Operation Enduring Gratitude seeks to rebuild homes, lives for veterans
As soon as the first was finished, he knew he had to do more.
Charlie Ellis hadn’t left the site of his first home revitalization project, a complete home rebuild for a Maryvale woman in her 70s, before he started plotting ways to do another.
Between toothy grins and happy tears at the completion celebration, he turned to a friend and asked why there wasn’t a group doing the same work for veterans. His friend replied, “Because you haven’t started it,” Ellis said.
So Ellis, a National Guard veteran, founded Operation Enduring Gratitude. That was five years ago, in April 2014.
“I know what it is like to come home and return to civilian life,” said Ellis, a self-employed contractor. “I wanted to make sure the veterans feel home, but not forgotten.”
Since its launch, Ellis and a team of supporters have been busy serving the local veteran community.
“It’s nothing but grinding — finding solutions and finding answers,” he said.
Operation Enduring Gratitude completes every project with donated materials and time. Everyone involved is a volunteer, and almost all materials are donated by a group of loyal businesses.
“The community will respond if we give them confidence in our capacity,” Ellis said.
Next recipient: Army vet in Glendale
The organization has rebuilt three houses and built 50 concrete wheelchair ramps across the Valley.
Completion of the organization’s fourth house, for Gilbert Lopez, a 76-year-old U.S. Army veteran in Glendale, is in sight.
Rebecca Ontiveros has known Lopez her whole life. Before her dad passed away in 2013, Lopez was his roommate.
Lopez has been living in a shell of a home a few streets over from Ontiveros for the past few years, she said. She felt called to find someone to help him fix his house, so she contacted the Glendale Chamber of Commerce in February. The chamber connected her to Operation Enduring Gratitude after verifying that Lopez was a veteran.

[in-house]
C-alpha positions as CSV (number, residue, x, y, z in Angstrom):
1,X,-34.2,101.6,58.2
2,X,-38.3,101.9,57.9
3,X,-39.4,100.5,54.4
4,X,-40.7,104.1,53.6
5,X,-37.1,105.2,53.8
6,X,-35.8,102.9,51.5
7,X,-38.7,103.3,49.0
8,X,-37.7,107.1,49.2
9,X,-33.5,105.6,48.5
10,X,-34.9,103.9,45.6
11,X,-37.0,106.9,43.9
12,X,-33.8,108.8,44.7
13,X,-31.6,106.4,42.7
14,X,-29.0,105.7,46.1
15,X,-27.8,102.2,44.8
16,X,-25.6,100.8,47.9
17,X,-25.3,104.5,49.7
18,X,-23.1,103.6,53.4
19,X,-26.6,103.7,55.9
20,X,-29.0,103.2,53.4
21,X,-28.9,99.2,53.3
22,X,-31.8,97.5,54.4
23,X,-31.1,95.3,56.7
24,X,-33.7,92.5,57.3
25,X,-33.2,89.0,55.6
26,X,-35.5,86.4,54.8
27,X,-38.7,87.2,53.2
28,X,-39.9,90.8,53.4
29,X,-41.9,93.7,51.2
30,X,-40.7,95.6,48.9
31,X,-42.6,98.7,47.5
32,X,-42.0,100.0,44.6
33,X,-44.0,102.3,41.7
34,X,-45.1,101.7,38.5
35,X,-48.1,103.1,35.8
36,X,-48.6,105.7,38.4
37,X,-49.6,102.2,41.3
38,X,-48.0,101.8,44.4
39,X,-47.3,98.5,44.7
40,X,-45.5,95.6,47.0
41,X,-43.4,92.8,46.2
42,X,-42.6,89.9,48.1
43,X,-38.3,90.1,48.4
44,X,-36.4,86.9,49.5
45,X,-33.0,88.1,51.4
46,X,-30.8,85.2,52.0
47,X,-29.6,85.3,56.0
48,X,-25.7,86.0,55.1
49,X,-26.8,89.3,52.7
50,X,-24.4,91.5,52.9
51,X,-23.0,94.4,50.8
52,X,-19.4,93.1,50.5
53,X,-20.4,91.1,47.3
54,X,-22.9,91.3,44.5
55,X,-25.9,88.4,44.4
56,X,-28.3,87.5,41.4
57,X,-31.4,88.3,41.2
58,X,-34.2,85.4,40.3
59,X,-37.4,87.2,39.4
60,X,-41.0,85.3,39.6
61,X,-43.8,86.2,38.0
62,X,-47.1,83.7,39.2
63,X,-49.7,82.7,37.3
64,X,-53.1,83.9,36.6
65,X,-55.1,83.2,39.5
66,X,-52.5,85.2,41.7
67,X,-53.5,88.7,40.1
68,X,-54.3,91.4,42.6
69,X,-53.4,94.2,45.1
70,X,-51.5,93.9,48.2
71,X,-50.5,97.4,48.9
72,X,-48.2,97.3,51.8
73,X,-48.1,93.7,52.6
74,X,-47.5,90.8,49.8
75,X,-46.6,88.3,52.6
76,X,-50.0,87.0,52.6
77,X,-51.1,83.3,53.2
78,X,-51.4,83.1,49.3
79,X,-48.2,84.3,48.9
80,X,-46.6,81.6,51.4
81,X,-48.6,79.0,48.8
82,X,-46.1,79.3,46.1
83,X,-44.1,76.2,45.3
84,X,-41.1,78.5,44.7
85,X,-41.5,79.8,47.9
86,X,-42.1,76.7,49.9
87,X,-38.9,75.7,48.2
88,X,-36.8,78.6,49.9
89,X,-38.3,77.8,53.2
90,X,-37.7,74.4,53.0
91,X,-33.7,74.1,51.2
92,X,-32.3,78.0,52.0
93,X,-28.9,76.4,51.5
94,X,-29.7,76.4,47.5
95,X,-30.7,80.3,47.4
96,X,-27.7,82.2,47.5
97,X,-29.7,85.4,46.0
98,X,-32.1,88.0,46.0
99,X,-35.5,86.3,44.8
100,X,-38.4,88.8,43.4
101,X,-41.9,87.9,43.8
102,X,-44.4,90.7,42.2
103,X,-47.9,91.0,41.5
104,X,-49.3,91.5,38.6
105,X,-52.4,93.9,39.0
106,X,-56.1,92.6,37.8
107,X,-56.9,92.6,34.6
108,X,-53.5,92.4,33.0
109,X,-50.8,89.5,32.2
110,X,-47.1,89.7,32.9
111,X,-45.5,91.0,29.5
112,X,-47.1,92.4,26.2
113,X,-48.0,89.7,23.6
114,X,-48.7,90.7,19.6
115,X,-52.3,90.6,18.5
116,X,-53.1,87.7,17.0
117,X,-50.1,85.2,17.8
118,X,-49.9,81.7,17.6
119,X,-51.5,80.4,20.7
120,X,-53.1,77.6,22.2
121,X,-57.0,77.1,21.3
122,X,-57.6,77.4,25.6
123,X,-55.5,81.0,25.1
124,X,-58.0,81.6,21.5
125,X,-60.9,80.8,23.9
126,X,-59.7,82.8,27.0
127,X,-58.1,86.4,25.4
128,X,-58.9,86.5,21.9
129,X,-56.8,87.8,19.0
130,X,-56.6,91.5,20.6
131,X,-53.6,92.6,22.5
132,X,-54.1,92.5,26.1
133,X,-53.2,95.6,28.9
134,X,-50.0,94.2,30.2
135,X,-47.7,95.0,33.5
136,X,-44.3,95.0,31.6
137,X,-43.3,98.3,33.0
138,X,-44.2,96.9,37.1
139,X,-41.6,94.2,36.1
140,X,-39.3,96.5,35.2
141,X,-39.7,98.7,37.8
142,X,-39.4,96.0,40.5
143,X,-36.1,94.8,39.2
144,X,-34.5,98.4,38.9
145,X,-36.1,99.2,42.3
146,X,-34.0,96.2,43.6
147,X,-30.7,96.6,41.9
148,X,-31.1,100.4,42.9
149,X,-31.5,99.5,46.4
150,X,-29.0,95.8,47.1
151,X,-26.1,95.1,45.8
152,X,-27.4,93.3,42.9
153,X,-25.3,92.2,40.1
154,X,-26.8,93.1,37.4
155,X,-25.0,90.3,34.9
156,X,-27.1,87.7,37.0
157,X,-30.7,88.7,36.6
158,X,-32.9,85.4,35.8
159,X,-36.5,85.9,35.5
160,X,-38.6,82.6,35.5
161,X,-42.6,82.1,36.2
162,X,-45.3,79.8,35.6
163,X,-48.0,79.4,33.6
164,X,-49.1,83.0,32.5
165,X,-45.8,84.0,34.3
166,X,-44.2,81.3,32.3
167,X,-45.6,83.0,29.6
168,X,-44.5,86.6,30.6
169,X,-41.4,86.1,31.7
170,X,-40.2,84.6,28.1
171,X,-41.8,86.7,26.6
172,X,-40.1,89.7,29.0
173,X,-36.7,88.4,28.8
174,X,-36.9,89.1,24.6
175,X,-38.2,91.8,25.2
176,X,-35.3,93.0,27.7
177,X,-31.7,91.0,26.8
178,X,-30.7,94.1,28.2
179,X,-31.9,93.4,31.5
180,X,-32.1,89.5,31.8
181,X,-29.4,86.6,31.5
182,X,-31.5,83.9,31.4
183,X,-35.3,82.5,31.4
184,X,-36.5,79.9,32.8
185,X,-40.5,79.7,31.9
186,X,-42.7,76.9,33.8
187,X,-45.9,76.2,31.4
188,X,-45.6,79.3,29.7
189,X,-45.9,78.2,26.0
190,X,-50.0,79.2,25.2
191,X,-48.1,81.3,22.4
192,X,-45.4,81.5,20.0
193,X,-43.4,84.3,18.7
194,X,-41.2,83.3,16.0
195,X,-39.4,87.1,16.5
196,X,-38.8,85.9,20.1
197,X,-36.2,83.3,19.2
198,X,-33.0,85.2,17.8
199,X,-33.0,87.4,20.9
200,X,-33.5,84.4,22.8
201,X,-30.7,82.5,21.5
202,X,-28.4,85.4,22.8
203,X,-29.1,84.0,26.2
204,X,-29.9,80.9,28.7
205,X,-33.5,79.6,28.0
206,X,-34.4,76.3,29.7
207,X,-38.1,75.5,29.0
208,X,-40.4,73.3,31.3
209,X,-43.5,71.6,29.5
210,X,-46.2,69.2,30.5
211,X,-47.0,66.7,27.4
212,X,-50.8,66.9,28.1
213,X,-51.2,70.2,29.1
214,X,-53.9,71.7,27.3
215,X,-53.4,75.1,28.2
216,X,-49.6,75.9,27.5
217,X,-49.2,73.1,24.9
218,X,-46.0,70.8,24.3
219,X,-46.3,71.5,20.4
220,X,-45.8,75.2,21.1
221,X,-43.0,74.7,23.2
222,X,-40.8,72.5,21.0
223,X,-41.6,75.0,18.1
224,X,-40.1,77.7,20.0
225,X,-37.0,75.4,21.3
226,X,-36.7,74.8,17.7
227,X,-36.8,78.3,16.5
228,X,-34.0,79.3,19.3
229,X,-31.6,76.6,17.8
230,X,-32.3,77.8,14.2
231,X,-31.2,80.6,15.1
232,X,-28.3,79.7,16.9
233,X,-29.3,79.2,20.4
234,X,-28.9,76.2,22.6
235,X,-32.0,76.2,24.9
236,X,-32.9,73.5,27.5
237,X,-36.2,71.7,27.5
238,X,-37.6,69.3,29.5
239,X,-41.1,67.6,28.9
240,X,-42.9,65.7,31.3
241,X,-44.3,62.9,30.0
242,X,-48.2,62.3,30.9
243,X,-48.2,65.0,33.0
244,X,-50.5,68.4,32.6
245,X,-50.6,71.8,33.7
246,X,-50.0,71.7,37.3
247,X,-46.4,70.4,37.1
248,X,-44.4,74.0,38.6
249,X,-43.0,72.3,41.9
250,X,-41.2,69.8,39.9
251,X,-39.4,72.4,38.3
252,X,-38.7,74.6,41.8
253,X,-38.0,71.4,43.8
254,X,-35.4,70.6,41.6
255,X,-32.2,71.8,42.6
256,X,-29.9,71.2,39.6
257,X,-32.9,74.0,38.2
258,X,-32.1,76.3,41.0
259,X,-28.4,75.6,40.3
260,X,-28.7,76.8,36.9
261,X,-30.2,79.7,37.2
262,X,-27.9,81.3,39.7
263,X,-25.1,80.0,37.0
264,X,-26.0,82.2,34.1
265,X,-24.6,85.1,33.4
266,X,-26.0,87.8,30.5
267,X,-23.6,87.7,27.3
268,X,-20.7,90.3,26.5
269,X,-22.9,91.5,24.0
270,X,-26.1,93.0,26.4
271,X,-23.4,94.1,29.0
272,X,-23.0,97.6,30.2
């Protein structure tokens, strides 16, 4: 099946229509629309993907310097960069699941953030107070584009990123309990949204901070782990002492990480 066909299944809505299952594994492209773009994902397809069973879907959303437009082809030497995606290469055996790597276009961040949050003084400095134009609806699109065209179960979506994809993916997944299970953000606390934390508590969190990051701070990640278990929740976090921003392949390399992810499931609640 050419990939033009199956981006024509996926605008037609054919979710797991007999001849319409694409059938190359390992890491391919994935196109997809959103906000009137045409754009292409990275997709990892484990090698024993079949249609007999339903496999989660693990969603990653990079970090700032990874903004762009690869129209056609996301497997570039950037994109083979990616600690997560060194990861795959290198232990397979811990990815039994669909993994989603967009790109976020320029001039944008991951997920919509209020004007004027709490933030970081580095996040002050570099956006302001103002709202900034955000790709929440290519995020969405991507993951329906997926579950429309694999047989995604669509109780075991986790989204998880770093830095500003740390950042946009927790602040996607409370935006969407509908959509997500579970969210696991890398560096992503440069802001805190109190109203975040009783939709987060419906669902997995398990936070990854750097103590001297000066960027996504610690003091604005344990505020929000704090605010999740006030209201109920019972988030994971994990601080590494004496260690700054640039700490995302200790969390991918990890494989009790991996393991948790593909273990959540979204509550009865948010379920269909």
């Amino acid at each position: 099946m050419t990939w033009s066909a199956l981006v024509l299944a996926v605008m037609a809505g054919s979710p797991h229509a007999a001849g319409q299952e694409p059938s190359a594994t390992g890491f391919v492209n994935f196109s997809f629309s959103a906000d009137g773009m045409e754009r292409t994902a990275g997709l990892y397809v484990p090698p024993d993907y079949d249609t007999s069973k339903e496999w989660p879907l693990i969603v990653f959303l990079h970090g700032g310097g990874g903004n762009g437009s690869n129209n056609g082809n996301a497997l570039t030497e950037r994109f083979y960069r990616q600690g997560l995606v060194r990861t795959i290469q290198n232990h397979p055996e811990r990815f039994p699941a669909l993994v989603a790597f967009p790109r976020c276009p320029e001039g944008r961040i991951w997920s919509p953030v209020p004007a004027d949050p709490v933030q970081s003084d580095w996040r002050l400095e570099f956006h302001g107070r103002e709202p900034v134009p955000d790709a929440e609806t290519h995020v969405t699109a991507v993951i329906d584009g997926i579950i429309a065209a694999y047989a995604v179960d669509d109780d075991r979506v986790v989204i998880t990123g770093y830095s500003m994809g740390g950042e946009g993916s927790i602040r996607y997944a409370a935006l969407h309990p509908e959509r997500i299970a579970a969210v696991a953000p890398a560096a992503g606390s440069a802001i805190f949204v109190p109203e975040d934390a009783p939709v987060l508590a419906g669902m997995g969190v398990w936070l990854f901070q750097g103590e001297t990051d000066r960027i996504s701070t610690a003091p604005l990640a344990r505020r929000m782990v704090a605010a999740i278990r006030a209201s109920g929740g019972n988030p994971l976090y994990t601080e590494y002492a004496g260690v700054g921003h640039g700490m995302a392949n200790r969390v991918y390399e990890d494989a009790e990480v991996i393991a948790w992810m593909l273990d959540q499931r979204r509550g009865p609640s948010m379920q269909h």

“His whole entire life he has been at service to someone and their needs, and now all of his needs are being met by others,” Ontiveros said, adding even Glendale Mayor Jerry Weiers stepped up to support the project.
Operation Enduring Gratitude organizes a team of volunteers nearly every weekend. Ellis said they hope to finish Lopez’s house by the Fourth of July.
“It is so surreal,” Ontiveros said. “To watch everyone come together and have so much brotherly love for a fellow veteran warms my heart.”
Lopez’s home will be a place for his kids and grandkids to come visit, Ontiveros said — it will be his legacy.
A focus on wheelchair ramps
Rebuilding houses takes months, sometimes years, so Ellis said wheelchair ramp construction is another way the organization helps serve the veteran community.
That takes a lot of brains and a lot of back, but a lot less time, Ellis said.
These projects also have a personal pull — Ellis’ father, a World War II and Pearl Harbor survivor, was in a wheelchair when Ellis was a teenager.
In November, Operation Enduring Gratitude built 11 ramps in one day, pouring more than 133,000 pounds of concrete. Volunteers paired with members of the carpenters union and ASU Construction Management students work to complete the projects efficiently by putting new technical skills to action.
“They get in and get it done,” said Steve Gervais, director of operations at St. Vincent de Paul. Operation Enduring Gratitude built a ramp at one of St. Vincent de Paul’s facilities, which houses 30 veterans.
The ramp would have cost the organization about $10,000 otherwise — money, Gervais said, St. Vincent de Paul didn’t have to spend on a single ramp.
Alan Gaugert, Operation Enduring Gratitude chairman and a U.S. Air Force veteran, said each construction project has to be carefully choreographed.
“It’s a dance,” he said. “It’s about being in the right place at the right time and connecting to the right people.”
Ellis likened the process to the branches of the military — each group has a very specific role, but they all cross over to reach one shared goal.
Coordinating donated materials, services and volunteers to work in conjunction at multiple locations may be challenging, but Ellis said the hardest part of the process is identifying the veterans who need help.